Winter can be tough on many folks. From the moment the first frost settles in the Northeast to the early emergence of the progeny of green flora, the interim months of winter doldrums can have an isolating effect on even the most cheerful. For many, the past year seemed to have encompassed one prolonged, especially frigid winter that proved to be downright relentless. Feelings of winter’s isolation were extended through the summer months and amplified by the spread of the coronavirus. Stay-at-home guidelines implemented to help prevent spikes in infection rates meant more folks spending less time with friends, neighbors, and even family.

Thanks to Dutchess County’s SPCA (DCSPCA), who locals see as an organization that is equal parts animal shelter as well as a vital community resource, many found that much needed connection in the dogs and cats the shelter rescues from abuse and abandonment each year. As a result of their tireless endeavor to build a community in which all animals are treated with compassion and respect, the DCSPCA rekindled the bonds between pet and owner and, as Lynne Meloccaro, the DCSPCA’s executive director explains, redefined the meaning of cold hands, warm heart.

Can you give readers a little background on how the DCSPCA started and its growth over the years?

The Dutchess County SPCA was founded in 1871 by a group of strong and determined women who wanted to address the problem of abused, stray, and abandoned animals in a humane way (generally at that time animals were simply drowned). Throughout the next century, the organization grew into a haven for lost animals, and became the county’s premier organization for rescuing and adopting dogs, cats, and small mammals.

Today, the DCSPCA provides animal control services and housing for numerous townships, and implements the highest standards of animal care for its furry residents. DCSPCA is the only animal welfare organization in Dutchess County that is chartered to enforce humane law; we rescue abused and neglected animals and prosecute the offenders. DCSPCA is an independent, regulated charity, and is not, as many mistakenly believe, an arm of the ASPCA. DCSPCA is, and always will be, a no-kill shelter. We never euthanize for space, only for medical reasons, or if an animal is declared by expert authorities to be dangerous to the public.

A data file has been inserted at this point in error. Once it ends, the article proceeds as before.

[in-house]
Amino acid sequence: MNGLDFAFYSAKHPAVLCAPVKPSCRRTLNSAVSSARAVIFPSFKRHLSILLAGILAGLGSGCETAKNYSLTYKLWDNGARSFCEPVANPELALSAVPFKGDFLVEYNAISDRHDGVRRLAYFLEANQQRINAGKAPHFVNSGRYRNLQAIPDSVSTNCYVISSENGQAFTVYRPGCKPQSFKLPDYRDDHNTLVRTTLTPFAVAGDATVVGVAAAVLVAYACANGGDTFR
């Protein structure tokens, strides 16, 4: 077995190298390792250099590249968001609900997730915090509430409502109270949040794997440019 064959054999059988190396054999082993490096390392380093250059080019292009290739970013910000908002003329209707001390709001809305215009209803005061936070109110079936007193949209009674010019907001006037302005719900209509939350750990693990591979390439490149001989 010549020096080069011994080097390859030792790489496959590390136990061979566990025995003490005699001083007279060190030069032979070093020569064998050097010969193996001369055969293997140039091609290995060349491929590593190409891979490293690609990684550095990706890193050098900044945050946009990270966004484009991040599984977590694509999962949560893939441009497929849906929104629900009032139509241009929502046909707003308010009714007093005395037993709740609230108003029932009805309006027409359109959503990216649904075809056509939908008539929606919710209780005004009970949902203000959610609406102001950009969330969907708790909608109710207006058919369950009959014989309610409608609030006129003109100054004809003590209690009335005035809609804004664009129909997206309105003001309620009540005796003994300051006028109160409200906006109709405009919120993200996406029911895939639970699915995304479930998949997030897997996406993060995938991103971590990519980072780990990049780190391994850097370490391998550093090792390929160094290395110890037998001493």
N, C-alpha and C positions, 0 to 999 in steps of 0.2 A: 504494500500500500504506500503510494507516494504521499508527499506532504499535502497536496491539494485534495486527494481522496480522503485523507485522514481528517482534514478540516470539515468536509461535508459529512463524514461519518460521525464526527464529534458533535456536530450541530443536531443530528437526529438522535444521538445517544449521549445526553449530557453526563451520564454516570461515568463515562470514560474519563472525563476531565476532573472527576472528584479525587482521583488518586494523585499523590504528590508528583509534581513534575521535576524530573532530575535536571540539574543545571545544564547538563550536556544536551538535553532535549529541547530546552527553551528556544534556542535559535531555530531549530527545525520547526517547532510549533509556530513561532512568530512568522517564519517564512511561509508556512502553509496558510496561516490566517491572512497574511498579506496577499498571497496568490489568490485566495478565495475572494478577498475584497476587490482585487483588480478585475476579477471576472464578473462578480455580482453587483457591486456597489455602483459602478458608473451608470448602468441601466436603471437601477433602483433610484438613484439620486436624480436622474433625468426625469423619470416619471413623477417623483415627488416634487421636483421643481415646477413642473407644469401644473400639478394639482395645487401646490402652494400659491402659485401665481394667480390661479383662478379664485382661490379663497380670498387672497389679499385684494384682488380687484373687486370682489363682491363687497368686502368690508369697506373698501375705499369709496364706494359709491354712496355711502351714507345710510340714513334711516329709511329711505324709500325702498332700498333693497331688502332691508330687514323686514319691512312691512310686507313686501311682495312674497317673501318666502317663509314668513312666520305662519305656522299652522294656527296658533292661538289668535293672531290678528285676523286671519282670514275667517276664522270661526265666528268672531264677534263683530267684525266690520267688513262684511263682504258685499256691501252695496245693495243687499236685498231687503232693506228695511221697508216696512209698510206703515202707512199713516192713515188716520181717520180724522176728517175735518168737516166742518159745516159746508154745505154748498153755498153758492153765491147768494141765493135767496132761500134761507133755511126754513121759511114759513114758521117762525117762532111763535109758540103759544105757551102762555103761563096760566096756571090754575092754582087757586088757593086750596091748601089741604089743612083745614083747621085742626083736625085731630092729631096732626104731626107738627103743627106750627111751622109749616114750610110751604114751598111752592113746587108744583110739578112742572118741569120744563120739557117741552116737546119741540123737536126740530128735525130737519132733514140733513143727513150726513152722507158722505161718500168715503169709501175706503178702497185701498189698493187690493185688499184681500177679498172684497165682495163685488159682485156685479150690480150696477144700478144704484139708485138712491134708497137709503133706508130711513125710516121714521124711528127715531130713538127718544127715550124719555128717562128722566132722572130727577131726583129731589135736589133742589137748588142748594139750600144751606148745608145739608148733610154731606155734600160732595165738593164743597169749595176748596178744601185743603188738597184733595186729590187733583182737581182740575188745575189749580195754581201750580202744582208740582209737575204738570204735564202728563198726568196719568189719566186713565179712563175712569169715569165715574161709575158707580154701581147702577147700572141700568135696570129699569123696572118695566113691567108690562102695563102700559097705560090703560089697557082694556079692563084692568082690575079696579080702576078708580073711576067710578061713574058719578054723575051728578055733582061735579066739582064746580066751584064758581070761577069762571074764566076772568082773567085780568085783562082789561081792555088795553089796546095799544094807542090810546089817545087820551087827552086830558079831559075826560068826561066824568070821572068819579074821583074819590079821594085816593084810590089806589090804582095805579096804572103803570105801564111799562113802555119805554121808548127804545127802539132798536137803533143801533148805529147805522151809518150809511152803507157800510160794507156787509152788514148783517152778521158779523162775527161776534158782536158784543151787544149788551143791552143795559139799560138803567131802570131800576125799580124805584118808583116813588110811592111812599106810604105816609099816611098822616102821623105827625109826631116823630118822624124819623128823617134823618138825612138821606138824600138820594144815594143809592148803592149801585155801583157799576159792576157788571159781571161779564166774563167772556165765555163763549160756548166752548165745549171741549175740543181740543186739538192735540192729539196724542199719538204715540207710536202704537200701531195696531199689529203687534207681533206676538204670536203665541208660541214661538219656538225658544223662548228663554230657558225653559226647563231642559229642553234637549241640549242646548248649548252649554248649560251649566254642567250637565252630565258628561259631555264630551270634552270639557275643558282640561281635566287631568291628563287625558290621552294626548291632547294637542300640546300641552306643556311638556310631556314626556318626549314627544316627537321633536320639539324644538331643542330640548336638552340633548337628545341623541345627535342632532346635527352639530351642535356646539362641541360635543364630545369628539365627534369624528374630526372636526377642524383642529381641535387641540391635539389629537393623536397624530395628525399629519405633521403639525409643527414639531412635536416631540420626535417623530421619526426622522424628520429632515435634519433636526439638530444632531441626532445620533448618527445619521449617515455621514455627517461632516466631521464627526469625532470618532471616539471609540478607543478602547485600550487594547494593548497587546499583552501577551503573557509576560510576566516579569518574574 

How has the last year affected DCSPCA’s ability to find homes for the animals in its shelter?

Finding homes for animals was not particularly an issue while people were quarantined. Many people desired pets to help get them through isolation, and this was a good idea – a loving pet can provide essential emotional support and companionship. We were very careful in our matches as well, so we did not experience a significant increase in returns once quarantine ended, as some other shelters did. For us the greatest challenges were dealing with the large numbers of animals that were surrendered because people became ill, lost their jobs or homes in this dreadful economy, and also trying to fundraise at a time when people generally felt insecure about their own financial situations.

What adjustments were made as a result of the ever-changing guidelines in New York State?

Fortunately, animal shelters were placed on the list of essential services so that we could continue to come to work. But we were of course as concerned about the virus as everyone else. Therefore we closed the shelter to the public except by appointment to control the number of people in the building. We put the majority of animals into foster care so that we could operate with limited staff, and we divided staff into rotational shifts so that if someone should become ill, the entire staff would not have to quarantine. Although we just opened again to the public on weekends, we continue to follow CDC guidelines for the number of people allowed in at one time, masking, and social distancing.

There have been many stories of human connection despite the long months of isolation. Did the DCSPCA experience anything that surprised either staff or adoptees?